Turning down temperatures at home and office may help you fight obesity, according to a new study published Wednesday in the U.S. journal Trends in Endocrinology & Metabolism.
New evidence suggests that regular exposure to mild cold may be a healthy and sustainable way to help people lose weight, researchers from Maastricht University Medical Center in The Netherlands said.
In other words, our warm and cozy homes and offices might be partly responsible for our expanding waistlines, they added.
“Since most of us are exposed to indoor conditions 90 percent of the time, it is worth exploring health aspects of ambient temperatures,” first author Wouter van Marken Lichtenbelt of Maastricht University Medical Center said in a statement.
“What would it mean if we let our bodies work again to control body temperature? We hypothesize that the thermal environment affects human health and more specifically that frequent mild cold exposure can significantly affect our energy expenditure over sustained time periods.”
Marken Lichtenbelt said they started studying the effects of mild cold about 10 years ago, mostly because it had received so little attention.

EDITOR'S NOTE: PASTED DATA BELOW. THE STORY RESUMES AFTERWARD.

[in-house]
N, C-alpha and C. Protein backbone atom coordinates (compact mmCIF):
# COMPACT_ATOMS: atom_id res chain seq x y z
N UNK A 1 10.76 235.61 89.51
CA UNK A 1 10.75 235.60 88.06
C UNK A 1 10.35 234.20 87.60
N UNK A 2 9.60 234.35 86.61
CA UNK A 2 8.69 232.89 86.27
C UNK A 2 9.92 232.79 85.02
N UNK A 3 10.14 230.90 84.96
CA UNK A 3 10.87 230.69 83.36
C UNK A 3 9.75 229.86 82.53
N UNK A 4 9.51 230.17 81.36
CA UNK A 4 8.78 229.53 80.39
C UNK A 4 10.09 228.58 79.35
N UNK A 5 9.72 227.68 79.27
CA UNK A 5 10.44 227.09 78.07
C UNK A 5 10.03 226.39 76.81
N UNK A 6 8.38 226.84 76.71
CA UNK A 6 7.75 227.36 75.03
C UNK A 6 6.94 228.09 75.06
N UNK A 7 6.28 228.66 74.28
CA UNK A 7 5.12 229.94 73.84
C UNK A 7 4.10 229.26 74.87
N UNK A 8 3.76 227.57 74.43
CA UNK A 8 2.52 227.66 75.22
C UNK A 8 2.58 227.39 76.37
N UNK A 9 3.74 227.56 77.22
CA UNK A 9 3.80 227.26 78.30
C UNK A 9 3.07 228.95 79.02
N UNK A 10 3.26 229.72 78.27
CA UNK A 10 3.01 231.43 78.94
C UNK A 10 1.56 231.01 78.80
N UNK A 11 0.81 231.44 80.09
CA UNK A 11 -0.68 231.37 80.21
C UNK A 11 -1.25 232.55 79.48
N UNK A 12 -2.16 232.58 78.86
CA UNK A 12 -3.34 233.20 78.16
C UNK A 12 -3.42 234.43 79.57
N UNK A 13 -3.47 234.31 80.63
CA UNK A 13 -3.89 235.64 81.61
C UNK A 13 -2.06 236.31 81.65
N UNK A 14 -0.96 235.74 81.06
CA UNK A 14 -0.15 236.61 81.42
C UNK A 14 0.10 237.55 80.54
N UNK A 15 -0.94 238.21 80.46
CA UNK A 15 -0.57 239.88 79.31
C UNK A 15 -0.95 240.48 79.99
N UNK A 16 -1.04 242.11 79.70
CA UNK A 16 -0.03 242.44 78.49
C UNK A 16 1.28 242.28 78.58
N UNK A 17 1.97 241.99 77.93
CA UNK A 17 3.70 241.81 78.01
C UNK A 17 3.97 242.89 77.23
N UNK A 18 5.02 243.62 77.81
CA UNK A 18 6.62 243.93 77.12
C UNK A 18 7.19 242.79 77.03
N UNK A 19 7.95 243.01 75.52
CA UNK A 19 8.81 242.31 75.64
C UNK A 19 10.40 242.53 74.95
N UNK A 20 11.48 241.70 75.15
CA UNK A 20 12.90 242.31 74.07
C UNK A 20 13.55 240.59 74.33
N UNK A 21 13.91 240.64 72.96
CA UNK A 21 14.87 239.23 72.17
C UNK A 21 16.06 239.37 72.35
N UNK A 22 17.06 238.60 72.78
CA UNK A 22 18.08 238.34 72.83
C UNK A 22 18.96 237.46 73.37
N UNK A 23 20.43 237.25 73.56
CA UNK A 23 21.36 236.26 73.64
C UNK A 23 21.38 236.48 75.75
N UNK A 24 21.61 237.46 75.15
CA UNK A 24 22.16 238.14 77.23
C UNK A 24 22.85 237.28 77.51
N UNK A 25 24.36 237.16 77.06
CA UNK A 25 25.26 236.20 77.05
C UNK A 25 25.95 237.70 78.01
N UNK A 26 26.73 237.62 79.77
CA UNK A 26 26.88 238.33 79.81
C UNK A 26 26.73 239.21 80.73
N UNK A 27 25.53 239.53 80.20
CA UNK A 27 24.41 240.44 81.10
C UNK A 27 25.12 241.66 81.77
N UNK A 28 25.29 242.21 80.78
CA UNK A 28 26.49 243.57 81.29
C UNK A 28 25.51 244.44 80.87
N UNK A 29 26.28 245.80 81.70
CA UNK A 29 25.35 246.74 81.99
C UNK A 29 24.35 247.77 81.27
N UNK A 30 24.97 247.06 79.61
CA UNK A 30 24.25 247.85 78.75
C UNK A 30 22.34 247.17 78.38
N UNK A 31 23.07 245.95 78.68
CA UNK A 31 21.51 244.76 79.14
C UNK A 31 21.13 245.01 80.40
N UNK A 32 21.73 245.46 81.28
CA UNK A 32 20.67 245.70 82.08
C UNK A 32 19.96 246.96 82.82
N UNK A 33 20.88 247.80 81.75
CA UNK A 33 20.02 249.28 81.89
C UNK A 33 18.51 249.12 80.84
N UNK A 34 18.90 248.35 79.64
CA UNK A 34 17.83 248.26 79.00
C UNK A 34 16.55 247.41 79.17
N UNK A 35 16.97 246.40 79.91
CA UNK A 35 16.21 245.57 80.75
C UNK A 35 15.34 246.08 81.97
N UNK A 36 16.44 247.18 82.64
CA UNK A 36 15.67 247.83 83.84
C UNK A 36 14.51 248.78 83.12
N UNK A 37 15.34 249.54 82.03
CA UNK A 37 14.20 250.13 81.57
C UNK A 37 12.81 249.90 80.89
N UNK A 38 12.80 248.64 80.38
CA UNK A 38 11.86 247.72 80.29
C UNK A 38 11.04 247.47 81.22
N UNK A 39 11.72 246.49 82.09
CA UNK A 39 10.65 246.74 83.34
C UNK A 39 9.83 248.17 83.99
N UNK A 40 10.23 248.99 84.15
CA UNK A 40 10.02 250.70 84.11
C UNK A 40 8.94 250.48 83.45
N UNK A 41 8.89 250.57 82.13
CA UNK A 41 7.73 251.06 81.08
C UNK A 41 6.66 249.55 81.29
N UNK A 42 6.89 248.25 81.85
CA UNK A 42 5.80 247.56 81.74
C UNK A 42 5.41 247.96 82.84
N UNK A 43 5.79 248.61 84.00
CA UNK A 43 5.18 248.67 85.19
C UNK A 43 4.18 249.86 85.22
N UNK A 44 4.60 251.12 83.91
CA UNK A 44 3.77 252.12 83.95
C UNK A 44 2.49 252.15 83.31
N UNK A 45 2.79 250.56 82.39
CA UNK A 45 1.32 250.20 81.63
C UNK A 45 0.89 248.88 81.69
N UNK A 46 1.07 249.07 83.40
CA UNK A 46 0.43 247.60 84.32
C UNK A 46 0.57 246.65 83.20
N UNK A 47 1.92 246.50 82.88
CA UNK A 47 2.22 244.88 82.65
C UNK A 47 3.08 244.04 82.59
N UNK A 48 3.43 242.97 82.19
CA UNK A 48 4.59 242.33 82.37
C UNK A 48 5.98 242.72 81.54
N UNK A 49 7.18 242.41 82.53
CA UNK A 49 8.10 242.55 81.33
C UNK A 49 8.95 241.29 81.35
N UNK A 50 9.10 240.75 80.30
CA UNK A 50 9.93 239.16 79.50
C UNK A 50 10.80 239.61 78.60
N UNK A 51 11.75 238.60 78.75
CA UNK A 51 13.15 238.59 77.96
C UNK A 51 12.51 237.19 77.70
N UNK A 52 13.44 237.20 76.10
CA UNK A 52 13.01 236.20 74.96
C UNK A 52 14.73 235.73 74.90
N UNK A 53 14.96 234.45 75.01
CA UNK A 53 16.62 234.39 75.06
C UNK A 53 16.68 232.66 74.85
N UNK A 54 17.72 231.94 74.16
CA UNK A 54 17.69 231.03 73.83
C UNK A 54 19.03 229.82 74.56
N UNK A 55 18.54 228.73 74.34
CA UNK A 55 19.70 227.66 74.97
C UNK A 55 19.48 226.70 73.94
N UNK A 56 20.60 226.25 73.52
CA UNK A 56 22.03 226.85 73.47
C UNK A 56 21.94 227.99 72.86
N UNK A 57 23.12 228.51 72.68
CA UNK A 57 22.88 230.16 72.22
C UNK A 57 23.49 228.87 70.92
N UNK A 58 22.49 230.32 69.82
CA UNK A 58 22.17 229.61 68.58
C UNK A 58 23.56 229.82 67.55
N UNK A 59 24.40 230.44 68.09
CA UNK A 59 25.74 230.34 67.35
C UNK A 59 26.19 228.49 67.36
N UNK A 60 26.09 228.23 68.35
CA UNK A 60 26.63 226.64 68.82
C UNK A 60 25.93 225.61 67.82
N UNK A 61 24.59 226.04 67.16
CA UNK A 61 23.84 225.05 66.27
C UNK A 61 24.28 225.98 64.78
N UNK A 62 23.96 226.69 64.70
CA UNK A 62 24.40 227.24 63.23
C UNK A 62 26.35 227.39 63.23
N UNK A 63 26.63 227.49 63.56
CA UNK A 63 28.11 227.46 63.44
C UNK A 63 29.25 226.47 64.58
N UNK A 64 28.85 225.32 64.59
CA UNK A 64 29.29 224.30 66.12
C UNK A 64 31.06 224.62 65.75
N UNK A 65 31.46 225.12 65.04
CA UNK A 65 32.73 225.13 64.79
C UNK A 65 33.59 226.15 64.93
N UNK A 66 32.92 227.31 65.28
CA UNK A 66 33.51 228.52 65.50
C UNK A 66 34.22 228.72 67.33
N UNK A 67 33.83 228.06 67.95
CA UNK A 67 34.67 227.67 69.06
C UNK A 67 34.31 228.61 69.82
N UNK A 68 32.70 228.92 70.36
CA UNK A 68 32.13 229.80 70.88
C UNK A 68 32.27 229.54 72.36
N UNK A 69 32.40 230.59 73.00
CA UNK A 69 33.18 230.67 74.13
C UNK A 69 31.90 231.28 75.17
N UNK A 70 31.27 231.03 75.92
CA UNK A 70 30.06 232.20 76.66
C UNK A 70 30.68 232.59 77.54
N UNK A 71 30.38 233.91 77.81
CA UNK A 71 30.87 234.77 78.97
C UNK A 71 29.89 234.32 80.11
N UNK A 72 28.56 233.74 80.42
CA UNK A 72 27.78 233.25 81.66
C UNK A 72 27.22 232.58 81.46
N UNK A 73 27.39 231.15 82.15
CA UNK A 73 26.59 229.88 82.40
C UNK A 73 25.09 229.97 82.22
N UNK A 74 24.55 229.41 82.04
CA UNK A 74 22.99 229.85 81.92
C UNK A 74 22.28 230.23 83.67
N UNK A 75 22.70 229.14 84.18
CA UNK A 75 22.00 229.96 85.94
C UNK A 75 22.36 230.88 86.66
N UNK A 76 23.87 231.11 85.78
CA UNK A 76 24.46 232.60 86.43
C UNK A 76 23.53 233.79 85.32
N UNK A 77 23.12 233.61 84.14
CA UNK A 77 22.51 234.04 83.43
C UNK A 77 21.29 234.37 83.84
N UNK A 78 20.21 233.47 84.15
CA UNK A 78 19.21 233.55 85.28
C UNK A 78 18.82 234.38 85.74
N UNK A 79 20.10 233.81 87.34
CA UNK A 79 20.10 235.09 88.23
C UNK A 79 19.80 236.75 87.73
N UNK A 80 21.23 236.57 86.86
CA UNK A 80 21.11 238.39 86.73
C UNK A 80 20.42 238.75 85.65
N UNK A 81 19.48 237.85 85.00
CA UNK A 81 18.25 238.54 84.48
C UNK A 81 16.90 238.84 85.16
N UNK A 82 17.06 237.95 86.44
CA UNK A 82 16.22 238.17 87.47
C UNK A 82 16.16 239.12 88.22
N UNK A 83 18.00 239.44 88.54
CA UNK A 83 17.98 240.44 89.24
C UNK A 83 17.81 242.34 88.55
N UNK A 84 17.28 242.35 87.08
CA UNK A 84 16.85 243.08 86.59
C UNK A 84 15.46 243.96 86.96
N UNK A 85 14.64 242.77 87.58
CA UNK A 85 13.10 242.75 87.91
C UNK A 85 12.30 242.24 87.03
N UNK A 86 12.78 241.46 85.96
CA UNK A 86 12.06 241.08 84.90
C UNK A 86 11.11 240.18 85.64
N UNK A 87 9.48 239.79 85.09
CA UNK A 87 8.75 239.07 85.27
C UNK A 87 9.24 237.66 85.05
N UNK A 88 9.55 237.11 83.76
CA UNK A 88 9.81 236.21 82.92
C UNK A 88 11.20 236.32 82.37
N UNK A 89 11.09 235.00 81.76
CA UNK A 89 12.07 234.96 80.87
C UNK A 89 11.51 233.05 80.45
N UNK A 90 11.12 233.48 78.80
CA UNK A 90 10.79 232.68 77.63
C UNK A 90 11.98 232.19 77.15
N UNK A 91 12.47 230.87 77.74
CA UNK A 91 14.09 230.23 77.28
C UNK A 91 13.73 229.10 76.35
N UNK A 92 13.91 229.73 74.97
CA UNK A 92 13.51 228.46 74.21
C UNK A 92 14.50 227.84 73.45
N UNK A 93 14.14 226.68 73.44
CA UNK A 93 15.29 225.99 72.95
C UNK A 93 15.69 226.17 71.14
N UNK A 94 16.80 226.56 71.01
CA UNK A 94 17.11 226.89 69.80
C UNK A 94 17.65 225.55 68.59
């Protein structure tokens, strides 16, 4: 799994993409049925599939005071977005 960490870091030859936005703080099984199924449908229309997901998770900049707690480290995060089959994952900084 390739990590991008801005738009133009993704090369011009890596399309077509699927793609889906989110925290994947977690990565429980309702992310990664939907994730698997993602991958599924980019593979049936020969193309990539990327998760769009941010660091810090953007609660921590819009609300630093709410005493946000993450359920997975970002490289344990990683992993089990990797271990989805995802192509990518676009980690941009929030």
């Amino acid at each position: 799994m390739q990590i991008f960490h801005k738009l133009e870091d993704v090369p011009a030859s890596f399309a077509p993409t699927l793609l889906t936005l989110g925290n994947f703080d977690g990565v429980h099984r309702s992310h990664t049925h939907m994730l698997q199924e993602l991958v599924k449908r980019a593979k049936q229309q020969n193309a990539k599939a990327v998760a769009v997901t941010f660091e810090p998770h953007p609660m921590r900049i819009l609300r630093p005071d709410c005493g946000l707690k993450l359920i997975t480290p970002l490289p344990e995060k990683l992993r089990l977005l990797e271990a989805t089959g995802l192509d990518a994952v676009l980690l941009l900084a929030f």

They found that a more variable indoor temperature, one that is allowed to drift along with temperatures outside, might be beneficial, although long-term effects still await further investigation.
A previous study from researchers in Japan revealed a decrease in body fat after people spent 2 hours per day at 17 degrees Celsius for six weeks.
The new study also found that people get used to the cold over time. After six hours a day in the cold for a period of 10 days, people in the study increased heat-generating, calorie-burning brown fat, felt more comfortable and shivered less at 15 degree Celsius.
At least in young and middle-aged people, non-shivering heat production can account for a few percent up to 30 percent of the body’s energy budget, they said. That means lower temperatures can significantly affect the amount of energy a person expends overall.
So perhaps, in addition to our exercise training, people need to train ourselves to spend more time in the cold, the researchers said.
Managing that in practice, however, might take some convincing. “Indoor temperature in most buildings is regulated to minimize the percentage of people dissatisfied,” the researchers wrote.
“This results in relatively high indoor temperatures in wintertime. This is evident in offices, in dwellings and is most pronounced in care centers and hospitals. By lack of exposure to a varied ambient temperature, whole populations may be prone to develop diseases like obesity. In addition, people become vulnerable to sudden changes in ambient temperature.”